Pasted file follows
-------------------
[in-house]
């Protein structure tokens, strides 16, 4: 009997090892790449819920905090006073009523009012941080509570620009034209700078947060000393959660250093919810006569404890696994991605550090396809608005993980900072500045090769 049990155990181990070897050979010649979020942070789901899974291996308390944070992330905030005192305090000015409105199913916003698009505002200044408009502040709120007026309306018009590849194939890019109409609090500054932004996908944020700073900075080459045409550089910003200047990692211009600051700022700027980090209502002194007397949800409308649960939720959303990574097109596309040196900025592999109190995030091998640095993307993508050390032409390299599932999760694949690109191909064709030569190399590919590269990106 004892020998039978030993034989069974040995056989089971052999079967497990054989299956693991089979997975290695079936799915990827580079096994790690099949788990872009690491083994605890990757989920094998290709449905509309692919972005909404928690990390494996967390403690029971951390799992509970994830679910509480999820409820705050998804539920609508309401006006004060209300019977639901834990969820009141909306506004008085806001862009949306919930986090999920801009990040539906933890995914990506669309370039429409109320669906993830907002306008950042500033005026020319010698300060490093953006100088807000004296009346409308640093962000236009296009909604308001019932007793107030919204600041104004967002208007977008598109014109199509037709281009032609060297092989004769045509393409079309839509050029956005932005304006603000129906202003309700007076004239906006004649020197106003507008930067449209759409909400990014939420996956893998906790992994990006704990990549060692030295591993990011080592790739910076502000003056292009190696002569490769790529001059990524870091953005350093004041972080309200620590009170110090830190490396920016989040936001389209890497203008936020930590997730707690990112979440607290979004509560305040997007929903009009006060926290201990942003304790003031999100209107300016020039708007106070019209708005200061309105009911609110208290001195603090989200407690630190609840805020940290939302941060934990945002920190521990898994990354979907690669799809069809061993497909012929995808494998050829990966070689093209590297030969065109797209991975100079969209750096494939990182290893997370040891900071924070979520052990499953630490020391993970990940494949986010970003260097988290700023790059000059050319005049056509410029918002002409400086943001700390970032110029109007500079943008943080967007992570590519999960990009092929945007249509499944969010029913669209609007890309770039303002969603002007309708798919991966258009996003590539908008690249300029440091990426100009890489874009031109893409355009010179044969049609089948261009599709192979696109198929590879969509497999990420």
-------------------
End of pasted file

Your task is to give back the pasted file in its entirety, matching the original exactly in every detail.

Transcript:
[in-house]
């Protein structure tokens, strides 16, 4: 009997090892790449819920905090006073009523009012941080509570620009034209700078947060000393959660250093919810006569404890696994991605550090396809608005993980900072500045090769 049990155990181990070897050979010649979020942070789901899974291996308390944070992330905030005192305090000015409105199913916003698009505002200044408009502040709120007026309306018009590849194939890019109409609090500054932004996908944020700073900075080459045409550089910003200047990692211009600051700022700027980090209502002194007397949800409308649960939720959303990574097109596309040196900025592999109190995030091998640095993307993508050390032409390299599932999760694949690109191909064709030569190399590919590269990106 004892020998039978030993034989069974040995056989089971052999079967497990054989299956693991089979997975290695079936799915990827580079096994790690099949788990872009690491083994605890990757989920094998290709449905509309692919972005909404928690990390494996967390403690029971951390799992509970994830679910509480999820409820705050998804539920609508309401006006004060209300019977639901834990969820009141909306506004008085806001862009949306919930986090999920801009990040539906933890995914990506669309370039429409109320669906993830907002306008950042500033005026020319010698300060490093953006100088807000004296009346409308640093962000236009296009909604308001019932007793107030919204600041104004967002208007977008598109014109199509037709281009032609060297092989004769045509393409079309839509050029956005932005304006603000129906202003309700007076004239906006004649020197106003507008930067449209759409909400990014939420996956893998906790992994990006704990990549060692030295591993990011080592790739910076502000003056292009190696002569490769790529001059990524870091953005350093004041972080309200620590009170110090830190490396920016989040936001389209890497203008936020930590997730707690990112979440607290979004509560305040997007929903009009006060926290201990942003304790003031999100209107300016020039708007106070019209708005200061309105009911609110208290001195603090989200407690630190609840805020940290939302941060934990945002920190521990898994990354979907690669799809069809061993497909012929995808494998050829990966070689093209590297030969065109797209991975100079969209750096494939990182290893997370040891900071924070979520052990499953630490020391993970990940494949986010970003260097988290700023790059000059050319005049056509410029918002002409400086943001700390970032110029109007500079943008943080967007992570590519999960990009092929945007249509499944969010029913669209609007890309770039303002969603002007309708798919991966258009996003590539908008690249300029440091990426100009890489874009031109893409355009010179044969049609089948261009599709192979696109198929590879969509497999990420």